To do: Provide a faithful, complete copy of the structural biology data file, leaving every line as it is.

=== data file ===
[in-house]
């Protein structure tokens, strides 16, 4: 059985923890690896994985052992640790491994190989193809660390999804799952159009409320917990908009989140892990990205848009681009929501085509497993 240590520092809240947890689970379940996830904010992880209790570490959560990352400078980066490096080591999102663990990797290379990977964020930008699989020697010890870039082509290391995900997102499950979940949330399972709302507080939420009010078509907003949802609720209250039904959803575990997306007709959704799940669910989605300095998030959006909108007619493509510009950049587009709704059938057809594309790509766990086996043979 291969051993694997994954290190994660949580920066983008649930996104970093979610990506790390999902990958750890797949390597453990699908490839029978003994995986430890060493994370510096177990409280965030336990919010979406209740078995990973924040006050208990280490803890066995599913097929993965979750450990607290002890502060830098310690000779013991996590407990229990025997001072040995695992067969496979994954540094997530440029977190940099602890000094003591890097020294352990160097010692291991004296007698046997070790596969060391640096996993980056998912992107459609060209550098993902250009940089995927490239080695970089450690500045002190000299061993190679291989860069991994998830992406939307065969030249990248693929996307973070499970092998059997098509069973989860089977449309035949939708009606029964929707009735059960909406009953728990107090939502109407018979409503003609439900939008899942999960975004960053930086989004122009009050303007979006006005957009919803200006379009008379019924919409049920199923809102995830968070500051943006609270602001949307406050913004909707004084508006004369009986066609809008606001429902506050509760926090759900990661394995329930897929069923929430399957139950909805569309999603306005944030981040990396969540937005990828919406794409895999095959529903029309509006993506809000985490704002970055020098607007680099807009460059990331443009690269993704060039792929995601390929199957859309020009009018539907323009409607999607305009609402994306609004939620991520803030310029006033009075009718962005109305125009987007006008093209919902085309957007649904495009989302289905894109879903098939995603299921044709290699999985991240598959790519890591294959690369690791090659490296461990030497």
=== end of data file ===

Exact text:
[in-house]
């Protein structure tokens, strides 16, 4: 059985923890690896994985052992640790491994190989193809660390999804799952159009409320917990908009989140892990990205848009681009929501085509497993 240590520092809240947890689970379940996830904010992880209790570490959560990352400078980066490096080591999102663990990797290379990977964020930008699989020697010890870039082509290391995900997102499950979940949330399972709302507080939420009010078509907003949802609720209250039904959803575990997306007709959704799940669910989605300095998030959006909108007619493509510009950049587009709704059938057809594309790509766990086996043979 291969051993694997994954290190994660949580920066983008649930996104970093979610990506790390999902990958750890797949390597453990699908490839029978003994995986430890060493994370510096177990409280965030336990919010979406209740078995990973924040006050208990280490803890066995599913097929993965979750450990607290002890502060830098310690000779013991996590407990229990025997001072040995695992067969496979994954540094997530440029977190940099602890000094003591890097020294352990160097010692291991004296007698046997070790596969060391640096996993980056998912992107459609060209550098993902250009940089995927490239080695970089450690500045002190000299061993190679291989860069991994998830992406939307065969030249990248693929996307973070499970092998059997098509069973989860089977449309035949939708009606029964929707009735059960909406009953728990107090939502109407018979409503003609439900939008899942999960975004960053930086989004122009009050303007979006006005957009919803200006379009008379019924919409049920199923809102995830968070500051943006609270602001949307406050913004909707004084508006004369009986066609809008606001429902506050509760926090759900990661394995329930897929069923929430399957139950909805569309999603306005944030981040990396969540937005990828919406794409895999095959529903029309509006993506809000985490704002970055020098607007680099807009460059990331443009690269993704060039792929995601390929199957859309020009009018539907323009409607999607305009609402994306609004939620991520803030310029006033009075009718962005109305125009987007006008093209919902085309957007649904495009989302289905894109879903098939995603299921044709290699999985991240598959790519890591294959690369690791090659490296461990030497």